Drawing from the exhibition depicting forced labour in agriculture

Dimitri’s story – quiz

Dimitri lives in a village with his family. An intermediary came to the village and promised him a well-paid job in another country. Dimitri agreed and borrowed money from his close family to pay his transport costs. When he started working, he was paid part of what he was owed, which was less than the minimum wage. But he decided to stay because he earns more than in his village.

He works long hours (more than the maximum allowed by international law, i.e. 60 hours) and develops health problems. After a year of work, he returns home and can return the money he borrowed from his family. He has some money left over, which he can put aside.

Based on ILO case studies

Good answer!

Dimitri's consent is not valid because he was recruited with misleading information. He was promised a well-paid job but these conditions did not materialise.

No, Dimitri's consent is not valid because Dimitri was recruited with misleading information. He was promised a well-paid job but these conditions did not materialise.

Good answer!

Dimitri was not threatened with disciplinary action that would have prevented him from leaving. Although his salary was lower than promised, there was no withholding of pay to force him to stay. Physical abuse is not the only type of sanction, but there is no evidence that other sanctions were applied, such as the obligation to remain in the company by withholding identity papers.

No, Dimitri was not threatened with disciplinary action that would have prevented him from leaving. Although his salary was lower than promised, there was no withholding of pay to force him to stay. Physical abuse is not the only type of sanction, but there is no evidence that other sanctions were applied, such as the obligation to remain in the company by withholding identity papers.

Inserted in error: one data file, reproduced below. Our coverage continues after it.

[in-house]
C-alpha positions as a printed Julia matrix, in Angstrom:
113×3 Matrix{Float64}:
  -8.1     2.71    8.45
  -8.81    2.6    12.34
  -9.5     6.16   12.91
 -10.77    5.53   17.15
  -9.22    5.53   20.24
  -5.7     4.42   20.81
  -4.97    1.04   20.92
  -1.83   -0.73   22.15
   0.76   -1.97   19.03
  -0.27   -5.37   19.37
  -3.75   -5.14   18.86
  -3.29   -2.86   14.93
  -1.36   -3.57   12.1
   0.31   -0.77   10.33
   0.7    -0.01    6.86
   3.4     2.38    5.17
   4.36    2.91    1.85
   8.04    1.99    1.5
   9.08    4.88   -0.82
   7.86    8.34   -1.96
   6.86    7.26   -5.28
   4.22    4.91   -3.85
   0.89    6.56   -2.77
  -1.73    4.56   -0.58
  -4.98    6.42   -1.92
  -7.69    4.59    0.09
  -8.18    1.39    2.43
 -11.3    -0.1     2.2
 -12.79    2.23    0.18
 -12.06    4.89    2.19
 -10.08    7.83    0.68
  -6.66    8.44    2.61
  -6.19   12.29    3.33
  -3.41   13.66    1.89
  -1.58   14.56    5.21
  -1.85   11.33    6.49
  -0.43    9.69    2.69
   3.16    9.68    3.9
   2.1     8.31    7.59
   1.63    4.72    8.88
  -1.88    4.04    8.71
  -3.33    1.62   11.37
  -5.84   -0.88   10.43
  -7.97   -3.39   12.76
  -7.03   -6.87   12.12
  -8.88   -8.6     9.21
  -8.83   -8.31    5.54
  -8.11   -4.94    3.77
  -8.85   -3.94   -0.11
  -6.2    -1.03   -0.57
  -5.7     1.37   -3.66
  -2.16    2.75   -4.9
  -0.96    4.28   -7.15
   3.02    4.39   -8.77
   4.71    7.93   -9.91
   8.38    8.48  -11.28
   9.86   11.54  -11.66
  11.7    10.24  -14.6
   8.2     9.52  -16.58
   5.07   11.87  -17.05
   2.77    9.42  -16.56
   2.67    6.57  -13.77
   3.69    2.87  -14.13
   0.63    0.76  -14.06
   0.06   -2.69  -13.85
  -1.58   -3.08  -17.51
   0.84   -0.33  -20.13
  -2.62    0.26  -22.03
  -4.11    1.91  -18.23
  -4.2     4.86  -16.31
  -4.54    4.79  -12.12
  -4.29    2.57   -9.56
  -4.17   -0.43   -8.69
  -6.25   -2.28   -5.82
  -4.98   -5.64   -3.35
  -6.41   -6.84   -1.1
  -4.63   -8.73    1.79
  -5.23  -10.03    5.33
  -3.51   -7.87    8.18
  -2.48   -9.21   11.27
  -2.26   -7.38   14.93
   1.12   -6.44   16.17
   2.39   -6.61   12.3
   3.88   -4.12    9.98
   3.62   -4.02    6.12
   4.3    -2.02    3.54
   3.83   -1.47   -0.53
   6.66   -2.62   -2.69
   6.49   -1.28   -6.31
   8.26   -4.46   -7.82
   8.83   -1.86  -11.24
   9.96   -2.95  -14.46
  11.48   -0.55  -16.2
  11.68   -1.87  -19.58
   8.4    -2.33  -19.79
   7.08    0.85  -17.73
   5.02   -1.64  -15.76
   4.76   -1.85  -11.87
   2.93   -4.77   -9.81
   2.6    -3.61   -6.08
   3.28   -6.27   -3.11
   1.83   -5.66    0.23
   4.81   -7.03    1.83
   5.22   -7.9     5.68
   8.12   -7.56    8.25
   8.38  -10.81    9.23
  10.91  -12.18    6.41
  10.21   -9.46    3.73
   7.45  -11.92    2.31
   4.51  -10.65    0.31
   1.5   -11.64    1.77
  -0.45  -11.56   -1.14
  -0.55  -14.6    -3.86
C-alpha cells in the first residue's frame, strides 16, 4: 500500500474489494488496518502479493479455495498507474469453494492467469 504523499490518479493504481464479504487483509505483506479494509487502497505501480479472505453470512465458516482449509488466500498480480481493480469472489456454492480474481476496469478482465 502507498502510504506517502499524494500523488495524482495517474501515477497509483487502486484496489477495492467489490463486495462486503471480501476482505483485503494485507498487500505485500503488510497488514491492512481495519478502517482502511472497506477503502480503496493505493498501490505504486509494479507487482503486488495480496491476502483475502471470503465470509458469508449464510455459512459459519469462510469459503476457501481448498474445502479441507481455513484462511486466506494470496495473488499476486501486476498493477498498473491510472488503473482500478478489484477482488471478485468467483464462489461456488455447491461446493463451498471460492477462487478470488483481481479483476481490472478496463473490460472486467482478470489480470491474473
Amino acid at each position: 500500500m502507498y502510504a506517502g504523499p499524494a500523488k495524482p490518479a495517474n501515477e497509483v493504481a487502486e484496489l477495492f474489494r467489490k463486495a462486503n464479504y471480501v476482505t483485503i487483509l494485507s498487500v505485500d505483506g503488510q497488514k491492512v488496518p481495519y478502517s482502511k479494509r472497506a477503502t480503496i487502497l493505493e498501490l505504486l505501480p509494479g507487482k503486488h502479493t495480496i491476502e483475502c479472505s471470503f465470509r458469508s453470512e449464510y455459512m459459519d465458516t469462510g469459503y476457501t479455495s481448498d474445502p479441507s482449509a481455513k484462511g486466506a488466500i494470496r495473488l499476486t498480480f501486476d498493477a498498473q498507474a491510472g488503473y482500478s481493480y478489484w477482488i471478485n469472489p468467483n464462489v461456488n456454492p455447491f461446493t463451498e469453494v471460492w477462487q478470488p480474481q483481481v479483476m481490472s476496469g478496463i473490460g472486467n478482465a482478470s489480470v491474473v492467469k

Good answer!

Dimitri was misled but there was, according to the information available, no evidence of any sanction or threat preventing him from leaving. This is therefore not forced labour but abusive labour with deception.

Forced labour requires a lack of consent but also a physical or psychological threat. The analysis would have been different if the intermediary and the employer had worked together to deceive Dimitri and place him in a vulnerable situation to force him to work (e.g. very large debts with a deduction from his salary to pay recruitment costs forcing the employee to work overtime).

In reality, Dimitri was deceived but there was, according to the information available, no evidence of any sanction or threat preventing him from leaving. This is therefore not forced labour but abusive labour with deception.

Forced labour requires a lack of consent but also a physical or psychological threat. The analysis would have been different if the intermediary and the employer had worked together to deceive Dimitri and place him in a vulnerable situation to force him to work (e.g. very large debts with a deduction from his salary to pay recruitment costs forcing the employee to work overtime).